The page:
Tensions are mounting in the Democratic Alliance as the party starts finalising its candidates’ lists, and some party members realise they may lose their jobs and incomes as town and metro councillors.
The influence of the Freemasons and an alleged plot to sideline former members of Patricia de Lille’s Independent Democrats are two of the main concerns bugging DA members as the party finalises its candidates’ lists.
DA federal executive chairman James Selfe said he calls it “nominitis” – an affliction of the jitters candidates get at nomination time, when they blame their possible failure on plots to sideline them and those they identify with.
At the moment, the DA is abuzz with rumours that the Freemasons are taking a hand in compiling the DA candidates’ lists in Tshwane, and that ID members, notably Eden District Municipality mayor Wessie van der Westhuizen, may be sidelined in the Western Cape.
In Tshwane, the allegation is made that Freemasons are banding together to keep non-Freemasons out of council positions.
DA MP Brandon Topham, a prominent Freemason and former DA Tshwane mayoral candidate, rubbished the claims on Friday.
“The Freemasons are not a secret society and do not take oaths. Some people who do not believe all men are created equal, use it as a bogeyman, as the Broederbond did in the previous dispensation.
“It is true that women are not admitted to be masons, but that is more out of tradition and respect for family these days.
“Anyone can be invited to become a Freemason if he does not have a criminal record and has not been declared sequestrated.
“The basic idea is of charitable work and friendship. If two men are drowning and one is a brother [Freemason], you would save the brother first and then the other,” explained Topham.
He said although the Freemasons had a specific handshake, sign and password, this was only used to establish trust, and could not be used to keep non-Freemasons out of political positions.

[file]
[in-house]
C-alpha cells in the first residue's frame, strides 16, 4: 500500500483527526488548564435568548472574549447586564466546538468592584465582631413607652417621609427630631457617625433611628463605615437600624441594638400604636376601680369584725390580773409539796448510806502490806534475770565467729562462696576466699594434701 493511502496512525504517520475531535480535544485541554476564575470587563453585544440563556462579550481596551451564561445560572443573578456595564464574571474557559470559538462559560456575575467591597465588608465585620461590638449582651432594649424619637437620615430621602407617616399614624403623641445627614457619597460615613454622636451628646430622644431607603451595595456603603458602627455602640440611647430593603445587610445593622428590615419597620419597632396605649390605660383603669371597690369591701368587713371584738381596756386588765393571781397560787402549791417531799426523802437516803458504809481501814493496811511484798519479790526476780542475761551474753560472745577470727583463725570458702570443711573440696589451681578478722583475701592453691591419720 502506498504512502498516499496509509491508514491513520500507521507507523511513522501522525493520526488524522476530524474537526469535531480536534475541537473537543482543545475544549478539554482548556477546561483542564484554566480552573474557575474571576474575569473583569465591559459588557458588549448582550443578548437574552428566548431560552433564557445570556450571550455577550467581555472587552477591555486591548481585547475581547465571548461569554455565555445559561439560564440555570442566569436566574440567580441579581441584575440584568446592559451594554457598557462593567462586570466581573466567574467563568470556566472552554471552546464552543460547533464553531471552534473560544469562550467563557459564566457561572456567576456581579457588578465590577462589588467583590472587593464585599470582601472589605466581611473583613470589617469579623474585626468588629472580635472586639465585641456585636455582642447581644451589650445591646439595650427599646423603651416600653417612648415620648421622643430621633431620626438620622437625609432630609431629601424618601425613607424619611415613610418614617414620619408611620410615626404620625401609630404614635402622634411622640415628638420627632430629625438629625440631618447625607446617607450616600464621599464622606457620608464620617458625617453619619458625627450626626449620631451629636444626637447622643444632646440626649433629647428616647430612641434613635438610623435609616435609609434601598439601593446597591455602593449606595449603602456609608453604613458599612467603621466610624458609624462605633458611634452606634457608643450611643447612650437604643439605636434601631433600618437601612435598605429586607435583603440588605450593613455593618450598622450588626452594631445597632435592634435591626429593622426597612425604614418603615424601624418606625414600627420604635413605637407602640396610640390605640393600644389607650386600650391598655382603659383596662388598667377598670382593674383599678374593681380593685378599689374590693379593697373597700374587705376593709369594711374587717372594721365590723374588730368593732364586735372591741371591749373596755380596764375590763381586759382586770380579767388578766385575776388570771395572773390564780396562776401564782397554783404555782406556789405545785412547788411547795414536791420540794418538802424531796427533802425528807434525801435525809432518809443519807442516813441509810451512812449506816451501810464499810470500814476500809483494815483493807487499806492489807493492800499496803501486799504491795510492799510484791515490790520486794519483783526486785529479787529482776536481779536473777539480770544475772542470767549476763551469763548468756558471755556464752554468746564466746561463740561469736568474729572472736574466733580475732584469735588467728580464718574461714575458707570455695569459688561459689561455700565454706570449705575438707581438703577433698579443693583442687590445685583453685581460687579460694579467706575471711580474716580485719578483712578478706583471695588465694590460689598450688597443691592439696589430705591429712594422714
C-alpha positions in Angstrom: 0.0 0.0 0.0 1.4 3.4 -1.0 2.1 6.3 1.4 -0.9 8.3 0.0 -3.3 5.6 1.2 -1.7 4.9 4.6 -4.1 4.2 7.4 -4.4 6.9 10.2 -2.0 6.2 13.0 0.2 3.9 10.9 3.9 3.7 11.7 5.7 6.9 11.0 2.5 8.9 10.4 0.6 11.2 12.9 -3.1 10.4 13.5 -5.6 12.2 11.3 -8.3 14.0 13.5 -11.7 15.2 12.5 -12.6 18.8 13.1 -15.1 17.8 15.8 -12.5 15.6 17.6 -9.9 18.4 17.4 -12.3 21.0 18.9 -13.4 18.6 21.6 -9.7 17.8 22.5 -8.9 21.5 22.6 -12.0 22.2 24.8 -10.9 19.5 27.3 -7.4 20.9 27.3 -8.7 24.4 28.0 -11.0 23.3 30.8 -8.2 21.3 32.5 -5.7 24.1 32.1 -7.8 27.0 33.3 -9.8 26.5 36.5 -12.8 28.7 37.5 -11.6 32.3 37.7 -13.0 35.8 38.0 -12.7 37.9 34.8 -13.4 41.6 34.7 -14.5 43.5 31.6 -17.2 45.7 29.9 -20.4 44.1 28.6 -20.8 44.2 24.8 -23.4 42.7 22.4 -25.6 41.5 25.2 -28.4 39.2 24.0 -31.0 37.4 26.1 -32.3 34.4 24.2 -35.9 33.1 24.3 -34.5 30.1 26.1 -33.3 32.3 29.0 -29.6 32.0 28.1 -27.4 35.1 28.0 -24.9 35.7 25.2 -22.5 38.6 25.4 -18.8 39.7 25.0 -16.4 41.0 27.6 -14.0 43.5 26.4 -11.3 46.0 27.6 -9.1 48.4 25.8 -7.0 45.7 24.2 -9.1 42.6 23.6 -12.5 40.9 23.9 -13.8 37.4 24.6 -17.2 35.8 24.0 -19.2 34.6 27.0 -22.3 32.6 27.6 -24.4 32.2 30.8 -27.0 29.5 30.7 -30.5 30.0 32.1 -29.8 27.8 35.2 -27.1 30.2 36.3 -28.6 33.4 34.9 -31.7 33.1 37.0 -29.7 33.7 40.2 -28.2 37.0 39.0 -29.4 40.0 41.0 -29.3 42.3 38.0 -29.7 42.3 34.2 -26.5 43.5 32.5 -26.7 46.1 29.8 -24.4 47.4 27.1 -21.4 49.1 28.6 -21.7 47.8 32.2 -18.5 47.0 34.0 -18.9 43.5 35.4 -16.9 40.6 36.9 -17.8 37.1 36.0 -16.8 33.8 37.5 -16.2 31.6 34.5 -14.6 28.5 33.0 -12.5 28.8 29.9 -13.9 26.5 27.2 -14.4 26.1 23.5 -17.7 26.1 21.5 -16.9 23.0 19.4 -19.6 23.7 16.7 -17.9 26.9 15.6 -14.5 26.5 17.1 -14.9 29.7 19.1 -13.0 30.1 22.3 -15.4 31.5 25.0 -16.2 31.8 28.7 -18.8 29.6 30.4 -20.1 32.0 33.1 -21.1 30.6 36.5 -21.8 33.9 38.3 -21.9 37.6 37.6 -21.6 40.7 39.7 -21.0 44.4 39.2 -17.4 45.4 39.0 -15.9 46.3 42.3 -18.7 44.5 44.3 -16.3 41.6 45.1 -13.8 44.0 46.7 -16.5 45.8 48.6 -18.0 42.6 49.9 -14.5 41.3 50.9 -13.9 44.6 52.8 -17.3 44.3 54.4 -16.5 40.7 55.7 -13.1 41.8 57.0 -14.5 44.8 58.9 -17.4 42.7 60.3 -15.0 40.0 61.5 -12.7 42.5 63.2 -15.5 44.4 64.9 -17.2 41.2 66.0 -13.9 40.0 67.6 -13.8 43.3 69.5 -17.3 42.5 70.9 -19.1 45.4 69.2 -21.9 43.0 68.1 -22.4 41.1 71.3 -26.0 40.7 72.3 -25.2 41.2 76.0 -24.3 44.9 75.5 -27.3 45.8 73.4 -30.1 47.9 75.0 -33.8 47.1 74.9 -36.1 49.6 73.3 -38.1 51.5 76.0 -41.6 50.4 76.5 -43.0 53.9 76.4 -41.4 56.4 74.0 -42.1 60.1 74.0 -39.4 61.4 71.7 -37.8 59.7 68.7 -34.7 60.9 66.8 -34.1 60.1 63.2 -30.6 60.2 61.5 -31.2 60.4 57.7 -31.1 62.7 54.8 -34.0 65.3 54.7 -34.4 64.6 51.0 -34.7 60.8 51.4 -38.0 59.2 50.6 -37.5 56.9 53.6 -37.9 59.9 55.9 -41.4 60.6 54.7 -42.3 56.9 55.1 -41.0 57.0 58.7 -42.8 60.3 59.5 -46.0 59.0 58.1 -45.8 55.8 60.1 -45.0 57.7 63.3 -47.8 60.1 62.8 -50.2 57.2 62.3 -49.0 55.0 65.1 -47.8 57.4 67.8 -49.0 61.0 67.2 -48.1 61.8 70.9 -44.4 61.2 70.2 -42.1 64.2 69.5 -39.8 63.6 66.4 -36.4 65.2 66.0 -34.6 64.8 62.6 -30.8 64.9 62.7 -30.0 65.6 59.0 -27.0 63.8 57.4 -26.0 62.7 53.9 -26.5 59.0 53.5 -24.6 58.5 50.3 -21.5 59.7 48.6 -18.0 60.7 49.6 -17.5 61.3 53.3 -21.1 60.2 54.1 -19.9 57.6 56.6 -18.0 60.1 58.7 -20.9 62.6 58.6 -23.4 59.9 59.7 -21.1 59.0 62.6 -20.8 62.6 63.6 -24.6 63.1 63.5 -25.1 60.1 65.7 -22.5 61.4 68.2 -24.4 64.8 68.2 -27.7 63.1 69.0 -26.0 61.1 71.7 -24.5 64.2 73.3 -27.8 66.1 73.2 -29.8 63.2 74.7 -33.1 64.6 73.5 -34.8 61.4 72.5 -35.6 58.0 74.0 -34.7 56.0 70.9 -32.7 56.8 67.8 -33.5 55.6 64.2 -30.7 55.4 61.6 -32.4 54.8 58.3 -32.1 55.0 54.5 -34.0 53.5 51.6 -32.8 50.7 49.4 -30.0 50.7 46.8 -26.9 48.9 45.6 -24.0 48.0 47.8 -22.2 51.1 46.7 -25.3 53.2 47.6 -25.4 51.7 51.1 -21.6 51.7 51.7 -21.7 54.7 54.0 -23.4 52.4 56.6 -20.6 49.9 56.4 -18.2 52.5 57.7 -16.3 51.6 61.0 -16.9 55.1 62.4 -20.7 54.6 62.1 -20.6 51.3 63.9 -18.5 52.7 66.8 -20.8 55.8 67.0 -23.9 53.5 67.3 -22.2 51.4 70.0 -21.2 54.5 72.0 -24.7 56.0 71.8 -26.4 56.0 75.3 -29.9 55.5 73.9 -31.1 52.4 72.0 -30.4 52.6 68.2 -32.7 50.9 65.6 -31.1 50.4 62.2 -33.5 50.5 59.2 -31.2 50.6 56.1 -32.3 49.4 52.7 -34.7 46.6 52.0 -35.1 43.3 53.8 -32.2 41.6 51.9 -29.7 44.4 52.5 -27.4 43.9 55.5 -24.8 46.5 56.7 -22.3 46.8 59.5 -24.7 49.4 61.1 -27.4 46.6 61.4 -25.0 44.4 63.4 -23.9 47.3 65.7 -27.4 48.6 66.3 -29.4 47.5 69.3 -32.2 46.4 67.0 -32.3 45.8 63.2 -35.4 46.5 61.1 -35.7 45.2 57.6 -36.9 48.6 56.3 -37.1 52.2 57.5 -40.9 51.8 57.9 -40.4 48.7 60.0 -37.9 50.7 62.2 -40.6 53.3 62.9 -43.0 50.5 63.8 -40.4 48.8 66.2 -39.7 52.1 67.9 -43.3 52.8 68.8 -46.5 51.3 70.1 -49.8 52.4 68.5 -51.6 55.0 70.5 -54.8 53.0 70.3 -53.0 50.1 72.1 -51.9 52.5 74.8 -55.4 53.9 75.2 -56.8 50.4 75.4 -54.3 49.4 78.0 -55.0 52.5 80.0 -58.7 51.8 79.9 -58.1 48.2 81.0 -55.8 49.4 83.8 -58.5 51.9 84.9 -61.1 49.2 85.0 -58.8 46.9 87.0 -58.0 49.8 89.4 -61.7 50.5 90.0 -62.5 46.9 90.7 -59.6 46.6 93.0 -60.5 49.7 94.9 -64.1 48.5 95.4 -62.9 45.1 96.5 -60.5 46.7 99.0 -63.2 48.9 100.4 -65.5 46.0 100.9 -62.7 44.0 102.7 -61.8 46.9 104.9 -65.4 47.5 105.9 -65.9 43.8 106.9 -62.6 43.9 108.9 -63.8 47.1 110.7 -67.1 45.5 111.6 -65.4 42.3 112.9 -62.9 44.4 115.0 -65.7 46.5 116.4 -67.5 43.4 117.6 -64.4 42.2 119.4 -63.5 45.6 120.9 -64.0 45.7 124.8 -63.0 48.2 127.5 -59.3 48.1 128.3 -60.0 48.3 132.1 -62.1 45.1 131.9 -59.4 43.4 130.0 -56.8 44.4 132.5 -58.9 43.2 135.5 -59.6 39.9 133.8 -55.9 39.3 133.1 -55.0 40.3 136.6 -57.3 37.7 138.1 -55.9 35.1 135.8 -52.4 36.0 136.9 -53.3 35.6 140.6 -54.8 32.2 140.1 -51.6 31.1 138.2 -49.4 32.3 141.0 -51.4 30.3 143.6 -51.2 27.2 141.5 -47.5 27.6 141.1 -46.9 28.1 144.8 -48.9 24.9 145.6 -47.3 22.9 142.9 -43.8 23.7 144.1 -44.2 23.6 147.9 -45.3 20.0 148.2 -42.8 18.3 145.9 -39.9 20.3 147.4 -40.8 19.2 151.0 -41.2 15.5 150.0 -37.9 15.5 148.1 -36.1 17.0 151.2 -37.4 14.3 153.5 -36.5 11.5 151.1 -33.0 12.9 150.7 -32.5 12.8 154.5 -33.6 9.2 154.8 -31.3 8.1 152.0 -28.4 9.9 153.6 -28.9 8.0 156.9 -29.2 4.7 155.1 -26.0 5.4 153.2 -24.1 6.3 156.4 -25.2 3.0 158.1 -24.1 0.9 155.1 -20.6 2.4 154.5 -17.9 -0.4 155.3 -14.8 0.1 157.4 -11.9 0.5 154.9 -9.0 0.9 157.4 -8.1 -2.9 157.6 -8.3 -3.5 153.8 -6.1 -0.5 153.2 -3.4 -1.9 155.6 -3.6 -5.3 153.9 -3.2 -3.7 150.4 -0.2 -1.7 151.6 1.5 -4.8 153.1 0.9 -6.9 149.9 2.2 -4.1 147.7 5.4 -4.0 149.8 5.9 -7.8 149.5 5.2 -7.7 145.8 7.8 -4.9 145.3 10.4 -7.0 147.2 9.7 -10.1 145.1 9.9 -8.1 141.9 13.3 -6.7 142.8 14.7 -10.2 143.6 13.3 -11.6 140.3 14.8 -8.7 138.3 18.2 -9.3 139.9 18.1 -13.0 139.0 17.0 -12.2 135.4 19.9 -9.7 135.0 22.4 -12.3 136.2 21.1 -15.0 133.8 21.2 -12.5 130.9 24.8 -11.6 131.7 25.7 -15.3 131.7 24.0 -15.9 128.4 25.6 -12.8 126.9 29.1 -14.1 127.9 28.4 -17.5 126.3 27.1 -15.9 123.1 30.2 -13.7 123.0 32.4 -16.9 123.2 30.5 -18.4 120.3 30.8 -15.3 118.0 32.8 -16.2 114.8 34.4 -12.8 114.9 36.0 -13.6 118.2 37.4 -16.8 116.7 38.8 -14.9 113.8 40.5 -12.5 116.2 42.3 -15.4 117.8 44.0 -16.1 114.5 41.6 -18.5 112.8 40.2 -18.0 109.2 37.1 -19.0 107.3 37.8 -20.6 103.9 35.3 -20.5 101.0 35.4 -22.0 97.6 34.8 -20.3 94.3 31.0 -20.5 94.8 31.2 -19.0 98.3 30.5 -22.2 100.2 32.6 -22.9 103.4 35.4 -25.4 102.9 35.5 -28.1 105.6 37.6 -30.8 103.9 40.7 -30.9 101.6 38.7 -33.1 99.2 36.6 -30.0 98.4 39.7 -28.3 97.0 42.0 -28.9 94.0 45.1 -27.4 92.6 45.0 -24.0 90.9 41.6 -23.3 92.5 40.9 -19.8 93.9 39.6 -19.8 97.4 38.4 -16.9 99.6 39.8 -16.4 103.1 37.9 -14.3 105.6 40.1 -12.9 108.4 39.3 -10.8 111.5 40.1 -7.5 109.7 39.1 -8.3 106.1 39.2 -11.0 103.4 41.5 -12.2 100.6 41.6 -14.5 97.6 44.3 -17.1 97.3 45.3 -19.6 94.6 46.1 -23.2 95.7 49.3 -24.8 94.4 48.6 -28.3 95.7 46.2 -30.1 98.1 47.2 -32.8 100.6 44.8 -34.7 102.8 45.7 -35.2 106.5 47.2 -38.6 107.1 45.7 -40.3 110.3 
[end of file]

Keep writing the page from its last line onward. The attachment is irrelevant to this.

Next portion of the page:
In fact, Topham claimed, there were only about 30 DA public representatives nationwide who were Freemasons.
“If that was done, such a person would be ejected as a Freemason, because we expect only the highest standards of ethics from our members,” said Topham.
He also said that many Freemasons in Tshwane had applied unsuccessfully to be candidates, that anyone who was unhappy could appeal, and that the process was such that individuals could not manipulate it.
Selfe said the problem at nomination time was the same as with someone whose mother told them they could sing beautifully, but then they did not make it onto Idols.
“In politics, it is best to get up when you feel dejected, dust yourself off and try again. I had to learn that many times early in my career,” said the party veteran, who was rejected as DP candidate in Simonstown in 1989 in favour of someone who crossed the floor to the ANC.
Selfe explained that prospective candidates had to pass through several rounds of interviews, online written tests and marks given for political activity according to the PDMS system before they could be nominated.
He said about 7 000 prospective candidates were still in the running, and about 120 appeals are being processed.
Regarding a perceived purging of former ID members out of senior position in the Western Cape, the provincial DA leader Patricia de Lille said no special deal was arranged to accommodate or alienate former ID members in the DA.
“We are all DA; not former this or that. Everyone has to compete on merit through the correct process.”
The DA is holding back the candidates’ lists of the 23 Western Cape councils which it controls because of a public ANC campaign to entice disgruntled DA councillors to support ANC-proposed council budgets.
Regarding Van der Westhuizen, who was beaten to the Oudtshoorn DA mayoral candidate position by local teacher Colin Sylvester, allegations that members of the DA leadership had conspired against Van der Westhuizen, was denied by DA eastern region leader Jaco Londt.
“It is untrue,” Londt said, “and those who make such accusations are creating diversions.”
But local sources claimed on Friday that a disciplinary hearing against Van der Westhuizen regarding the payment of ANC councillors who crossed the floor to the DA in Oudtshoorn, was being used to keep him out of the town’s top job.
They said all will be revealed when affidavits are made public at the conclusion of the disciplinary hearing.